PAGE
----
|Publication number||US8037011 B2|
|Application number||US 12/210,359|
|Publication date||Oct 11, 2011|
|Filing date||Sep 15, 2008|
|Priority date||Sep 15, 2008|
|Also published as||US20100070436, WO2010030452A2, WO2010030452A3|
|Publication number||12210359, 210359, US 8037011 B2, US 8037011B2, US-B2-8037011, US8037011 B2, US8037011B2|
|Inventors||Sandra C. Gadanho, Nicolas Lhuiller, Kevin C. Mercer|
|Original Assignee||Motorola Mobility, Inc.|
|Export Citation||BiBTeX, EndNote, RefMan|
|Patent Citations (15), Non-Patent Citations (6), Referenced by (15), Classifications (9), Legal Events (5)|
|External Links: USPTO, USPTO Assignment, Espacenet|
The invention relates to recommendation of content items and in particular, but not exclusively, to recommendation of television or radio programs.
In recent years, the availability and provision of multimedia and entertainment content has increased substantially. For example, the number of available television and radio channels has grown considerably and the popularity of the Internet has provided new content distribution means. Consequently, users are increasingly provided with a plethora of different types of content from different sources. In order to identify and select the desired content, the user must typically process large amounts of information which can be very cumbersome and impractical.
Accordingly, significant resources have been invested in research into techniques and algorithms that may provide an improved user experience and assist a user in identifying and selecting content.
For example, Digital Video Recorders (DVRs) or Personal Video Recorders (PVRs) have become increasingly popular and are increasingly replacing conventional Video Cassette Recorders (VCRs) as the preferred choice for recording television broadcasts. Such DVRs (in the following the term DVR is used to denote both DVRs and PVRs) are typically based on storing the recorded television programs in a digital format on a hard disk or optical disc. Furthermore, DVRs can be used both for analogue television transmissions (in which case a conversion to a digital format is performed as part of the recording process) as well as for digital television transmissions (in which case the digital television data can be stored directly).
Increasingly, devices, such as televisions or DVRs provide new and enhanced functions and features which provide an improved user experience. For example, televisions or DVRs can comprise functionality for providing recommendations of television programs to the user. More specifically, such devices can comprise functionality for monitoring the viewing/recording preferences of a user. These preferences can be stored in a user preference profile and subsequently can be used to autonomously select and recommend suitable television programs for viewing or recording.
Such functionality may substantially improve the user experience. Indeed, with hundreds of broadcast channels diffusing thousands of television programs per day, the user may quickly become overwhelmed by the offering and therefore may not fully benefit from the availability of content. Furthermore, the task of identifying and selecting suitable content becomes increasingly difficult and time-consuming. The ability of devices to provide recommendations of television programs of potential interest to the user substantially facilitates this process.
In order to enhance the user experience, it is advantageous to personalize the recommendations to the individual user. The recommendation procedure includes predicting how much a user may like a particular content item and recommending it if it is considered of sufficient interest. The process of generating recommendations requires that user preferences have been captured so that they can be used as input by the prediction algorithm.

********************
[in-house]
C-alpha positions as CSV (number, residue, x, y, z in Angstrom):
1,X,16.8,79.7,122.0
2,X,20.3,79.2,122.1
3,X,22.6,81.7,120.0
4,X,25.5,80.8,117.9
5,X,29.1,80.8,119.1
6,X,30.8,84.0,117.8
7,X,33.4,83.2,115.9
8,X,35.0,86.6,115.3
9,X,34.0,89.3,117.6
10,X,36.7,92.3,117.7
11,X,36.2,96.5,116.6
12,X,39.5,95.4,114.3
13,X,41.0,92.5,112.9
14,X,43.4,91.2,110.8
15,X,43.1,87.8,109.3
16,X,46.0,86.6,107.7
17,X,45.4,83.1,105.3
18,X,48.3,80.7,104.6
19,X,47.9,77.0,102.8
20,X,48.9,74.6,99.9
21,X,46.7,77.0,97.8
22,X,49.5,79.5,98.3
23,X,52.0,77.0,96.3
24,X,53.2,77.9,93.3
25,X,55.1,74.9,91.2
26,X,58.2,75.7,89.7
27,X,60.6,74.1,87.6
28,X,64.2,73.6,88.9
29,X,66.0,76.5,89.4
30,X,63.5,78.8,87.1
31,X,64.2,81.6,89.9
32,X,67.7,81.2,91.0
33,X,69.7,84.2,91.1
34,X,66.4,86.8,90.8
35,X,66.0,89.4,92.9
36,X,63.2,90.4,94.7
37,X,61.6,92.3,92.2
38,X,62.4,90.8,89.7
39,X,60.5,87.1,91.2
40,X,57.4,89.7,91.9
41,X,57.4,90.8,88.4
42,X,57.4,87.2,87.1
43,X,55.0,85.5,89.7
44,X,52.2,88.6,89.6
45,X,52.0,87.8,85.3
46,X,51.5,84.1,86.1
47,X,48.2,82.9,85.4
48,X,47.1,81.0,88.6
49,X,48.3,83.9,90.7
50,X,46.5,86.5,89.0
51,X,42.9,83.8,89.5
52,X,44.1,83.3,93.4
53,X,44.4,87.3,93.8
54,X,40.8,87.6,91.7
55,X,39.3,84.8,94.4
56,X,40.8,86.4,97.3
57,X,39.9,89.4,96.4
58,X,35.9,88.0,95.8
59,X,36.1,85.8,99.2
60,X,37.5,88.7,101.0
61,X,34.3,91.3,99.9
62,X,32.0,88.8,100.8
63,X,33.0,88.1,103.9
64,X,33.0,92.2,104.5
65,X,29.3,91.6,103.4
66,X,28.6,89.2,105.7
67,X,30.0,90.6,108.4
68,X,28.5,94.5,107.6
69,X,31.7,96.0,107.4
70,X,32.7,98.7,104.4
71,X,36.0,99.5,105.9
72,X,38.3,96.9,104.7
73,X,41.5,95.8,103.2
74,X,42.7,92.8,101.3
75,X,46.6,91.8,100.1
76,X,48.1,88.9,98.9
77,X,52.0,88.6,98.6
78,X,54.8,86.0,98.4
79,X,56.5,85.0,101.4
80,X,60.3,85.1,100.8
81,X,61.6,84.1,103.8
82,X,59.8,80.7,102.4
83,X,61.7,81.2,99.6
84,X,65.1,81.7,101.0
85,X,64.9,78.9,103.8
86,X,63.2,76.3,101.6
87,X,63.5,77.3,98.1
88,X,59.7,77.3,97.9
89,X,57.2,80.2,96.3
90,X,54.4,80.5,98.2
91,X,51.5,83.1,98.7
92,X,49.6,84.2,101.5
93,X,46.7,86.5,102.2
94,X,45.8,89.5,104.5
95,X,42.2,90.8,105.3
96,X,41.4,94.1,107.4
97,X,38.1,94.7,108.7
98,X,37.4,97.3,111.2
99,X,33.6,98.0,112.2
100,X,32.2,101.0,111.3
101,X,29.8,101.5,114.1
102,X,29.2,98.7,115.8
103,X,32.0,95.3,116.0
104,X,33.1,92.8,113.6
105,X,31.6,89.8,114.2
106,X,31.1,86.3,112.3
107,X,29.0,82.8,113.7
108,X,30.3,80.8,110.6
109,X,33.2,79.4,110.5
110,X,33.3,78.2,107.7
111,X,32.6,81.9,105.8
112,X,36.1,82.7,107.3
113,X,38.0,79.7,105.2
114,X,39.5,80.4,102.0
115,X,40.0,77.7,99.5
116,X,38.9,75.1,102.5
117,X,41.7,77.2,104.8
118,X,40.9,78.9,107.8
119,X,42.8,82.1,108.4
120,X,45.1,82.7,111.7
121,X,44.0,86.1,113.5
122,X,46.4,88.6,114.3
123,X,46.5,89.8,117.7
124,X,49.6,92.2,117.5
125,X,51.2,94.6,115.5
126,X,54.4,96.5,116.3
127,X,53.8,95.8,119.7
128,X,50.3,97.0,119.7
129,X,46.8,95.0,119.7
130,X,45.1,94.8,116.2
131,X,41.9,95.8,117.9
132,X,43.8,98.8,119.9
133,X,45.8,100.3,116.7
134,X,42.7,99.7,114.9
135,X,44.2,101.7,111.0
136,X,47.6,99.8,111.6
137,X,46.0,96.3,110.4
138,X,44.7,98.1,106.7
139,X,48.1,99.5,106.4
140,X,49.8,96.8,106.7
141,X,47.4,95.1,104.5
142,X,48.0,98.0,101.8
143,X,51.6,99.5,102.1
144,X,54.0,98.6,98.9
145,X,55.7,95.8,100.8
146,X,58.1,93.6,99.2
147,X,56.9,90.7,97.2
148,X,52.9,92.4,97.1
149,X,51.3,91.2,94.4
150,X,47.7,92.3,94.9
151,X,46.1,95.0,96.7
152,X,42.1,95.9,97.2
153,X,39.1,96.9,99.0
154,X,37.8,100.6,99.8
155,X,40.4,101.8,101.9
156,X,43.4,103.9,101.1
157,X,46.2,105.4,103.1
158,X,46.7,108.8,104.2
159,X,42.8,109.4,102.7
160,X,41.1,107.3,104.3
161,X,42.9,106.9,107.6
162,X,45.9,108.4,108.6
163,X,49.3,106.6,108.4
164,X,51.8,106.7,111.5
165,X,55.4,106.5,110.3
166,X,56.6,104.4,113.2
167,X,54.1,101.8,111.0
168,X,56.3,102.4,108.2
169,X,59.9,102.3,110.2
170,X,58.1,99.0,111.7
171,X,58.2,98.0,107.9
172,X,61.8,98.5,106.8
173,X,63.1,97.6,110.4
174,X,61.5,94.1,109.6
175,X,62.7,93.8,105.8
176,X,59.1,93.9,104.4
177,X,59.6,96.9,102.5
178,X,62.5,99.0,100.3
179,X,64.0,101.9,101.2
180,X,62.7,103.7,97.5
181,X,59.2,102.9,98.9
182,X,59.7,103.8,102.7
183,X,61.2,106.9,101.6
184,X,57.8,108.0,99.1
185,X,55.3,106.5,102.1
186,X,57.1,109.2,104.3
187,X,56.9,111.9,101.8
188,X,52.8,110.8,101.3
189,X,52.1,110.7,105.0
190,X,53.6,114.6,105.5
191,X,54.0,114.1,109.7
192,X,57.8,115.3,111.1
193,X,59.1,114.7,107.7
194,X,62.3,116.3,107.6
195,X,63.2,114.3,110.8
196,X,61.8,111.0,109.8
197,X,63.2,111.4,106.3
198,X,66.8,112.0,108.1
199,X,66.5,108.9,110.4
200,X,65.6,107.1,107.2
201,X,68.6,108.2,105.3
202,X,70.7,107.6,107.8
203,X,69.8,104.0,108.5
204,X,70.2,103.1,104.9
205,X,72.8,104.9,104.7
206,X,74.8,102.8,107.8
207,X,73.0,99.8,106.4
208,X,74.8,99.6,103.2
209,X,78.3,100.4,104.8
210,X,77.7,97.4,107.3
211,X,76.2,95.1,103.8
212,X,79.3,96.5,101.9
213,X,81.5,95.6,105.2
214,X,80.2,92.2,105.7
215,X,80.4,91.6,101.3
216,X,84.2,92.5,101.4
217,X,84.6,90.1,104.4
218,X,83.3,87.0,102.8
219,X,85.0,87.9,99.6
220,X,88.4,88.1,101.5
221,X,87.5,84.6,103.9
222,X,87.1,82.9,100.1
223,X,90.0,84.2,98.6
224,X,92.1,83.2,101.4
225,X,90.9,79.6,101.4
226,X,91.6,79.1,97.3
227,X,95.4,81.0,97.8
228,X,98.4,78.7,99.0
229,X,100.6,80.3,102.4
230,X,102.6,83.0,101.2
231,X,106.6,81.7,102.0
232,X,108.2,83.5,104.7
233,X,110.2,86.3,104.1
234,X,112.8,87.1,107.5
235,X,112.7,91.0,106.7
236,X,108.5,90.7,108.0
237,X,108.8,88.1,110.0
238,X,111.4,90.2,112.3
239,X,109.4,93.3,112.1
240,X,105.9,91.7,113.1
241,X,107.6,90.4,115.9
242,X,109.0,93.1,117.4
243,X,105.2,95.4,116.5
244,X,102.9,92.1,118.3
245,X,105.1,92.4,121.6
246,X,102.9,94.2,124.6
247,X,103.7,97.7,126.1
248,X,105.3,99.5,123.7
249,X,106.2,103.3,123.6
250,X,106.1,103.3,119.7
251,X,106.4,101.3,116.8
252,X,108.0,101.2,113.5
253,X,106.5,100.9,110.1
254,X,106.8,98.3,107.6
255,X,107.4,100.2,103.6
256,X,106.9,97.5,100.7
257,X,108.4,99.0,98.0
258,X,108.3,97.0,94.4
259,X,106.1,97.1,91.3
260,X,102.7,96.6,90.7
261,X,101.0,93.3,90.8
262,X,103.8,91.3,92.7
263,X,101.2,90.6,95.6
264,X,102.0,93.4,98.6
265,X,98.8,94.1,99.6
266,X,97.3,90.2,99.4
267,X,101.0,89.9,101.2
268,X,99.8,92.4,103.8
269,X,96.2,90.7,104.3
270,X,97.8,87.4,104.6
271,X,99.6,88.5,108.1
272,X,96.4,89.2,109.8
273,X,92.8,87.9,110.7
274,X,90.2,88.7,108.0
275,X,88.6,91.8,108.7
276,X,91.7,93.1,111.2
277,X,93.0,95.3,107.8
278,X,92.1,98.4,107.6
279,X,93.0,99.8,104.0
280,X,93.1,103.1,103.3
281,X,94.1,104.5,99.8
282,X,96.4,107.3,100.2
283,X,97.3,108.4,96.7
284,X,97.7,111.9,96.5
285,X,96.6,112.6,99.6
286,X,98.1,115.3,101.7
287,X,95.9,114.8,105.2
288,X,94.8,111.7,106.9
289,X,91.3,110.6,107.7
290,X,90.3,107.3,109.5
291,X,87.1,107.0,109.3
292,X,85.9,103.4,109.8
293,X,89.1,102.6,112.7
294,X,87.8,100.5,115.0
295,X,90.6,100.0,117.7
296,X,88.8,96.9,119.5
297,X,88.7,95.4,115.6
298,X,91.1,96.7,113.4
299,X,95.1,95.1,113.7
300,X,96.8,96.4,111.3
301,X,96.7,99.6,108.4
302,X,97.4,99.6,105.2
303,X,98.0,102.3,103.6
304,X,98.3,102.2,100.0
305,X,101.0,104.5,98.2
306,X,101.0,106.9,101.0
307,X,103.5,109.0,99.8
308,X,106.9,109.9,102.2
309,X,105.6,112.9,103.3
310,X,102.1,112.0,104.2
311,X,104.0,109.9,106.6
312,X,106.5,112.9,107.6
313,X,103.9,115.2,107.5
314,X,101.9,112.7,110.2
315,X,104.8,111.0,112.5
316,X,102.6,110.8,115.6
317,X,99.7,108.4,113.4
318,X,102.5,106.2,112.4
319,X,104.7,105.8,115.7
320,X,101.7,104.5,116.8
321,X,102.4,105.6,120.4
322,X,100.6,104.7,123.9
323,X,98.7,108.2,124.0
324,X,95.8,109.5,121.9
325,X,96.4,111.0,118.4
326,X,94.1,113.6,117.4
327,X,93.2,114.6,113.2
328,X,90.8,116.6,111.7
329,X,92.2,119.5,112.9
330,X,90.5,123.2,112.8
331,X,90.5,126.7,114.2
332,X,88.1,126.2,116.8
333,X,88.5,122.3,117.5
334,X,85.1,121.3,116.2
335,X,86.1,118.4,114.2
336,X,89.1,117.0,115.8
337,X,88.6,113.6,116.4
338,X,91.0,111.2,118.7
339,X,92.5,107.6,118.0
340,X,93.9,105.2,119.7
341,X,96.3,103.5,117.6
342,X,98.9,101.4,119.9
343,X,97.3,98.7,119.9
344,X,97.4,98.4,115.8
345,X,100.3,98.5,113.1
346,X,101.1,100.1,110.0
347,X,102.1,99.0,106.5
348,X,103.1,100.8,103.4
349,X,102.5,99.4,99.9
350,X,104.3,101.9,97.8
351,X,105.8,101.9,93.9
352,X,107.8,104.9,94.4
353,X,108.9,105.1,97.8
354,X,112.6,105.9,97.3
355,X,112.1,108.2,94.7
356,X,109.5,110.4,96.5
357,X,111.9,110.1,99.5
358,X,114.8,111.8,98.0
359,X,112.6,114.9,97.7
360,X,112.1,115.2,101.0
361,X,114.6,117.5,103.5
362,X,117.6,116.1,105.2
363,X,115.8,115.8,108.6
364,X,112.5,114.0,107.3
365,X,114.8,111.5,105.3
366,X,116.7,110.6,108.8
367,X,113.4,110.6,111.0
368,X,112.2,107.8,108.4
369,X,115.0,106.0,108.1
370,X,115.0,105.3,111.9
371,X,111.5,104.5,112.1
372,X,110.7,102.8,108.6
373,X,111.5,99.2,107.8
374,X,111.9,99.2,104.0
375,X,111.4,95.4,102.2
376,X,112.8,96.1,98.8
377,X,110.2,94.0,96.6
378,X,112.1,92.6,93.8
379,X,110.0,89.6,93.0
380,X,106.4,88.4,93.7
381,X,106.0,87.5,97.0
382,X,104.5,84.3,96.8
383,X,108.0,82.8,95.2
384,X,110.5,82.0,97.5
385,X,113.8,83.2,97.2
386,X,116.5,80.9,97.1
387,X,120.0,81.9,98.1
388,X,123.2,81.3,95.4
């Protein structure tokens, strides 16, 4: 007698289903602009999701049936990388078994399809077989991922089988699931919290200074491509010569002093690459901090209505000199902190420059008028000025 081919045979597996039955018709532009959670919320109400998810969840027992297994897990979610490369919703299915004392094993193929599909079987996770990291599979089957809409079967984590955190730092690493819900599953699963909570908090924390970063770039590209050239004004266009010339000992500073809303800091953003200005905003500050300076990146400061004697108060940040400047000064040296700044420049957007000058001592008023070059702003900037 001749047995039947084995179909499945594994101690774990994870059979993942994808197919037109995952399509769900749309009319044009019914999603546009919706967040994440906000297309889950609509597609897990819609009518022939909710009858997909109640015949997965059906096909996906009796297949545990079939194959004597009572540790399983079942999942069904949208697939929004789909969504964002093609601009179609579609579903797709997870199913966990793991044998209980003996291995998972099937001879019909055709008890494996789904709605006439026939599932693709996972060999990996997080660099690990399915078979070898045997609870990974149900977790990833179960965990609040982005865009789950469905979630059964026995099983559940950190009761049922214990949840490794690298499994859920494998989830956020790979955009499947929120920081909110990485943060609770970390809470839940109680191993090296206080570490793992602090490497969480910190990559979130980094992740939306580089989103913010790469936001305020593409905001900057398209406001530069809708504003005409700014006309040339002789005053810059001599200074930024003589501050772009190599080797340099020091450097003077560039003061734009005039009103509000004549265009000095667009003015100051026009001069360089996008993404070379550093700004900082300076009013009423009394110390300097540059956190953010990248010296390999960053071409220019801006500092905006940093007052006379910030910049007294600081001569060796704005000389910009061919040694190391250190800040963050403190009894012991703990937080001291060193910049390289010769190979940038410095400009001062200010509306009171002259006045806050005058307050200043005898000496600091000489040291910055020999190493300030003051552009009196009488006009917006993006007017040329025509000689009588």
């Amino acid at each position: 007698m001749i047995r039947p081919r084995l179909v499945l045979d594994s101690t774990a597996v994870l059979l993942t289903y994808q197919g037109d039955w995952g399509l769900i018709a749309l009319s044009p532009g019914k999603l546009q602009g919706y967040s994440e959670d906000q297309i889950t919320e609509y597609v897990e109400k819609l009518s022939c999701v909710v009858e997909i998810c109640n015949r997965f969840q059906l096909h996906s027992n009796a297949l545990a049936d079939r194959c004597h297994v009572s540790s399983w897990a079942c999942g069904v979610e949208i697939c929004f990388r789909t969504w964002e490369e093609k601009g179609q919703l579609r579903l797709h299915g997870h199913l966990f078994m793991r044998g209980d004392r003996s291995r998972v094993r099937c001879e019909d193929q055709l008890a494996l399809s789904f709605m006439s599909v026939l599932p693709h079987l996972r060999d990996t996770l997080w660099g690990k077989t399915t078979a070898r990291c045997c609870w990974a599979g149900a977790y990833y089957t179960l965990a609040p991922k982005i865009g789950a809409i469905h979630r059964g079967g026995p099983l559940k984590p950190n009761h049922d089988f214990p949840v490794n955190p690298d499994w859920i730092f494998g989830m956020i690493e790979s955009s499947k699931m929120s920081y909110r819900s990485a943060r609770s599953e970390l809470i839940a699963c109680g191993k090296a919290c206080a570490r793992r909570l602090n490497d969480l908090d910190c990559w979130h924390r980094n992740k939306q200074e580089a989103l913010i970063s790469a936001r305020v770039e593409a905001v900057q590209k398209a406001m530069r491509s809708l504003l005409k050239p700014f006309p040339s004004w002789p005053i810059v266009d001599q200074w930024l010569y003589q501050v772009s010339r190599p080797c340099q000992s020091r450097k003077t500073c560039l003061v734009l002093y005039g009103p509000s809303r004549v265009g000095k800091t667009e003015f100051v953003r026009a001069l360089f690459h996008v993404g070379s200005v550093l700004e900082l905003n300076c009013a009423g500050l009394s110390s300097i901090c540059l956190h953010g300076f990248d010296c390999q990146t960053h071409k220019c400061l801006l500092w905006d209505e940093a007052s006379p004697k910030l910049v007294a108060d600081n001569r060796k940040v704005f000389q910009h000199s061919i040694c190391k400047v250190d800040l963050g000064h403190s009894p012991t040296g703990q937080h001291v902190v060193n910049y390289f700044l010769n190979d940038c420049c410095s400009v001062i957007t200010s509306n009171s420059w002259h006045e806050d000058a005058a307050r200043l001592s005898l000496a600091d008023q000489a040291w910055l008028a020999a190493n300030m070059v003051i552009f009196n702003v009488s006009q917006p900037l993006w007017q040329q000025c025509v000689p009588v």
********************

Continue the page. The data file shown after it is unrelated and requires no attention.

There are two main techniques used to collect user preferences. The first approach is to explicitly obtain user preferences by the user(s) manually inputting their preferences, for example by manually providing feedback on content items that the user(s) particularly liked or disliked. The other approach is to implicitly obtain user preferences by the system monitoring user actions to infer their preferences.
Explicit feedback tends to require substantial input by the user(s) and is often considered cumbersome and inconvenient by the users. This approach is therefore not ideal in the context of e.g. television viewing which is characterized by being a low effort and highly passive activity. Accordingly, it is desirable that the generation of a user preference profile or mode for the user(s) is at least partly based on implicit feedback.
Implicit preference systems acquire information indicative of user preferences by observing the user's behaviour when consuming content. A set of positive and negative preference examples is typically identified and used to train a learning algorithm which then creates a model of the user preferences. The recommendation system may then use this preference model to generate personalized recommendations.
Such mechanisms are increasingly used as part of Internet services. However, in other content consuming applications, such as television viewing, the approach tends to be less efficient as the approach is complicated by the interactions between the user and the device being more disconnected and passive than for an Internet application. Indeed, much of the information used in the Internet domain (such as click-streams, previous purchases or time spent on a particular page, etc.) are simply not available or appropriate in the television watching domain or do not provide sufficient accuracy.
However, it has been proposed to base recommendation systems for television watching applications on monitoring different user actions and interactions. For example, if a user has watched or has recorded a program then this may be considered to indicate that the user has a preference for this program. Such preference indications may be used to construct training examples for generating a user preference model.